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Complex Thoughts

Feedback

Praise and positive reinforcement help to motivate group members. Criticism is also recognition. It shows your concern, points to the work done — even if it wasn’t done as it might have been. Critical feedback can be a vital learning experience.

QUALITIES OF EFFECTIVE FEEDBACK
  • Focus on behaviors rather than the person. Focus on behaviors that can be changed.
  • Focus on observations rather than inferences.
  • Focus on description rather than judgments.
  • Focus on sharing ideas and information rather than advice.
Feedback is not just a request for change in behavior. In human relationships, it may well be the beginning of the process of mutual acceptance.
WHEN YOU HAVE TO MIX CRITICISM WITH PRAISE…
You can avoid the sandwich technique and make the effect you want if you do this:
  • Start with the negative.
  • Get agreement.
  • Devise and get a commitment for remedial action.
  • Give the plus points that are due.
  • Don’t go back to the negative.
Avoid history. Don’t take the occasion to bring out a laundry list of mistakes.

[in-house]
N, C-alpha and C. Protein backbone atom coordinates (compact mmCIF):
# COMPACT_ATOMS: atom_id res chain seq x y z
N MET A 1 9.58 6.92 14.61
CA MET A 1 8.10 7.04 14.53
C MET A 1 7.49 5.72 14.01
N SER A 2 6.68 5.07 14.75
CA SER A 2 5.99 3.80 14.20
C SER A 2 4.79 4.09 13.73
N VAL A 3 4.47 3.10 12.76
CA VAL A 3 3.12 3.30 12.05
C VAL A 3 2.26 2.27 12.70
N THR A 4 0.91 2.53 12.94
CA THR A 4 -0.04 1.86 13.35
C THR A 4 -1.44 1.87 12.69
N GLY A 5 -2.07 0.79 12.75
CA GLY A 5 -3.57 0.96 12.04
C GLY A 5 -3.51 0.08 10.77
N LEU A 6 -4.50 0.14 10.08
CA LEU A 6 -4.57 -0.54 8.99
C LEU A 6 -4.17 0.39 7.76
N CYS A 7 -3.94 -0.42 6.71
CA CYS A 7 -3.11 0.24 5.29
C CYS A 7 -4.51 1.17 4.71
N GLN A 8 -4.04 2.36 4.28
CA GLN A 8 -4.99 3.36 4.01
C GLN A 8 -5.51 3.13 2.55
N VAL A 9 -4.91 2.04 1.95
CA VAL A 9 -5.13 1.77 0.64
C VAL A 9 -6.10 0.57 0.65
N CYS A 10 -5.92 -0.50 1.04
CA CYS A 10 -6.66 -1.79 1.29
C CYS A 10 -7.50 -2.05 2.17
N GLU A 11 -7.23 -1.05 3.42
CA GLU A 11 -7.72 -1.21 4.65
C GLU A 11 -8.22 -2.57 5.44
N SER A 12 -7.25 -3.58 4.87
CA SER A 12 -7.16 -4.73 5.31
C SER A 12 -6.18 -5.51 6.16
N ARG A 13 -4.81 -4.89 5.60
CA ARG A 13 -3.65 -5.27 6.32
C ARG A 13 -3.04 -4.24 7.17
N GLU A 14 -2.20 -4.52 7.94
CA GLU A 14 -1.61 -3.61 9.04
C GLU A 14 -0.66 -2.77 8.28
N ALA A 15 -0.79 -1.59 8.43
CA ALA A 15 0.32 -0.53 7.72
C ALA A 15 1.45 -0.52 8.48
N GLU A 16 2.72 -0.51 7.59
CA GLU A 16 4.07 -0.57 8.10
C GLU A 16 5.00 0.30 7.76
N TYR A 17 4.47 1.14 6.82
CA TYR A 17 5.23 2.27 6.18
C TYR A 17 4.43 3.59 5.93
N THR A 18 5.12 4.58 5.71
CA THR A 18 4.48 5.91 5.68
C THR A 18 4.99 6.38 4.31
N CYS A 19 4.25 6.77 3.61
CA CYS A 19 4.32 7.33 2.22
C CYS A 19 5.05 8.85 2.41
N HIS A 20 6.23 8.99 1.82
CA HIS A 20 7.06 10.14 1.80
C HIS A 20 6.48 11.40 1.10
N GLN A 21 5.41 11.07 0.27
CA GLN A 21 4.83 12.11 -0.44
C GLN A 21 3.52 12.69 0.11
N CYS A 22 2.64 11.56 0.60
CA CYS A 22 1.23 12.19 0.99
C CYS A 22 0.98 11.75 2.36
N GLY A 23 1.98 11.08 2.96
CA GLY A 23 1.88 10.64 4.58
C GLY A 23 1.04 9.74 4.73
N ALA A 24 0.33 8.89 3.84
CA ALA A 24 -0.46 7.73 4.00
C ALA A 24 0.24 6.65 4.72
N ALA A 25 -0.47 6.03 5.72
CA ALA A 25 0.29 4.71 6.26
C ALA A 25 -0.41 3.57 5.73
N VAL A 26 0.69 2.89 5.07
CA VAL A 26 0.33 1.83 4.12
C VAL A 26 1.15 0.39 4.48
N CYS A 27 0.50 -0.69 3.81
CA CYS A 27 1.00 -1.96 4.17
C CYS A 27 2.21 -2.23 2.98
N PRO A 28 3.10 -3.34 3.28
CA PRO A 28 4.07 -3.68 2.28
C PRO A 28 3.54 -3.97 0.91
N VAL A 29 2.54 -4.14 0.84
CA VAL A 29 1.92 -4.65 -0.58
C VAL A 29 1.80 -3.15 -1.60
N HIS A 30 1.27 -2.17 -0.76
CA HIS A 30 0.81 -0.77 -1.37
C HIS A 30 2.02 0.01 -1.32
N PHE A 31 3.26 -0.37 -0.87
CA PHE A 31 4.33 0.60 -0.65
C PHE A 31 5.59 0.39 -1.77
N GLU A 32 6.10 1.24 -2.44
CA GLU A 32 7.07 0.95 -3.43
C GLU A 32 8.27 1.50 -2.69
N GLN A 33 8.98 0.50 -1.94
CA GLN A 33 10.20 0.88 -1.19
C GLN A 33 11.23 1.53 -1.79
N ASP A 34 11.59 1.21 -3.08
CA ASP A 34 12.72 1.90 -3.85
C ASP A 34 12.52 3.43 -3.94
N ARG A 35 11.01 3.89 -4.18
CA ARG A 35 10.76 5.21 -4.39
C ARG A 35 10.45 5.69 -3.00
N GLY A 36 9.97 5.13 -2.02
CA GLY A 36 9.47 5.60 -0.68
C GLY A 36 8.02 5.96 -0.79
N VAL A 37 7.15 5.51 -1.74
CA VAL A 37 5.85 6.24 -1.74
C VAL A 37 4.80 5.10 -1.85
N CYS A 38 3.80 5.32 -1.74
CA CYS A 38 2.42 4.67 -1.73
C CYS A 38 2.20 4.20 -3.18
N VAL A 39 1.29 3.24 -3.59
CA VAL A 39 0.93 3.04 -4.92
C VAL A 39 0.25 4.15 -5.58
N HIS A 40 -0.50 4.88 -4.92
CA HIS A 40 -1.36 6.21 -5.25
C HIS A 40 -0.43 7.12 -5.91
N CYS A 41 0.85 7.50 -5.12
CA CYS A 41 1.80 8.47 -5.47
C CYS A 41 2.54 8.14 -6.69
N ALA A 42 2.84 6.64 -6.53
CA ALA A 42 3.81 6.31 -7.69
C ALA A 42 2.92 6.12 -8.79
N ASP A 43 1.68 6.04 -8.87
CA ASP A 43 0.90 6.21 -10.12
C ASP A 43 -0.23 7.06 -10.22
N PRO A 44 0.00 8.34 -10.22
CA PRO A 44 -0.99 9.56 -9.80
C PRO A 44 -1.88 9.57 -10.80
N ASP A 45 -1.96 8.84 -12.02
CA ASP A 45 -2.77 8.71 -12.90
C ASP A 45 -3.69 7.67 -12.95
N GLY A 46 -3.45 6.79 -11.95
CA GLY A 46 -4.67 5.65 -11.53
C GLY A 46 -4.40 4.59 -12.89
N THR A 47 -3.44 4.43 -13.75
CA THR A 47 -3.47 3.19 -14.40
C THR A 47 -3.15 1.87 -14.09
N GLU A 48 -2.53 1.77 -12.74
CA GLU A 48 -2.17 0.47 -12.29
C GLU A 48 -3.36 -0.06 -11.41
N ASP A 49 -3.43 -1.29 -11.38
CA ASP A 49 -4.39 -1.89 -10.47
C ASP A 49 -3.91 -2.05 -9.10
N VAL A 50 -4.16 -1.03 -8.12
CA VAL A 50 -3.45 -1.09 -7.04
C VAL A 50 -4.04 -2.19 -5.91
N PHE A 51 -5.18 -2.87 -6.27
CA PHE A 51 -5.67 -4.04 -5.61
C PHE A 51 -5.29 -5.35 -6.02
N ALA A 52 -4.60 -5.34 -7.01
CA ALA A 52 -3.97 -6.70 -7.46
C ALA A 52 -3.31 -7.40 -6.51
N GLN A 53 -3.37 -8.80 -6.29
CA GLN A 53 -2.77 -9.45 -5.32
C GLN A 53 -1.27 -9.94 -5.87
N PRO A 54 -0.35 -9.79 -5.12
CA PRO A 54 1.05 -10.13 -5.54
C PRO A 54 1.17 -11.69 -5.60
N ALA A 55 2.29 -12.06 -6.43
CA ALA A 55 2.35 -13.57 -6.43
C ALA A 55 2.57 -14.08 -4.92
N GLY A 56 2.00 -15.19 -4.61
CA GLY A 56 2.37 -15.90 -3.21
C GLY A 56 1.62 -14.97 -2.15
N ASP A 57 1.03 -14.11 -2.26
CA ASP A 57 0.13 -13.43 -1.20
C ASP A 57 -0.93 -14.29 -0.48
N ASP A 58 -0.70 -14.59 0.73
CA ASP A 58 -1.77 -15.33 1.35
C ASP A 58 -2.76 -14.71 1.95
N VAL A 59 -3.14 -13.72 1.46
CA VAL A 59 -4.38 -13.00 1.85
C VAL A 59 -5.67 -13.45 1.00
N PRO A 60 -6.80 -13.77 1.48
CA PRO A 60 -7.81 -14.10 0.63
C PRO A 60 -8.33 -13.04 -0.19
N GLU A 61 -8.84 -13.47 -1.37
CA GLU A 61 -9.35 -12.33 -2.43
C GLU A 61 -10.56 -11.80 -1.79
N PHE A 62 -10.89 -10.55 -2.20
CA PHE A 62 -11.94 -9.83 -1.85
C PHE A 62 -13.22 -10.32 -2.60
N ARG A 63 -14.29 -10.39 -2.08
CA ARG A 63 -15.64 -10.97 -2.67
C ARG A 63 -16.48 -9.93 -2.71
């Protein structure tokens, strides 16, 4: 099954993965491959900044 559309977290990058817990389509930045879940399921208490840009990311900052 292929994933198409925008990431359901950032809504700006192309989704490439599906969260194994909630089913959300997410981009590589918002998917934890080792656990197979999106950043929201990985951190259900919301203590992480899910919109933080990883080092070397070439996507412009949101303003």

USE CRITICISM CONSTRUCTIVELY TO BUILD UP, NOT TEAR DOWN
  • Think of criticism as a way to develop people and teach them skills.
  • Focus on protecting your member’s self-esteem.
  • Pick a suitable time and place.
  • Be flexible in how you evaluate different individuals.
  • Get the person involved (have dialogue).
  • Use “I” statements, rather than accusatory “you” statements.
  • Move the criticism into the future by offering solutions.
  • Follow up after you’ve given criticism to someone.
PERSONAL REQUIREMENTS FOR EFFECTIVE COMMUNICATION
  • An awareness that I am a person with feelings, and that I can live with the fact that my feelings influence me and my communication.
  • A tolerance of other people’s feelings and an awareness that their feelings, which may be different than mine, affect their sending and receiving communications.
  • The intention as sender to build feelings of security in the receiver.
WHEN YOU’RE ON THE RECEIVING END…
Remember that not all feedback is criticism. View it as a chance for others to tell you how you are doing. Accept it and use it to your benefit.
  • Focus on content, not delivery.
  • Ask questions to identify trouble spots.
  • Keep your tone non-confrontational.
  • Seek out feedback.
 

 

ADAPTED FROM COUGAR CLUES, UNIVERSITY OF MINNESOTA–MORRIS

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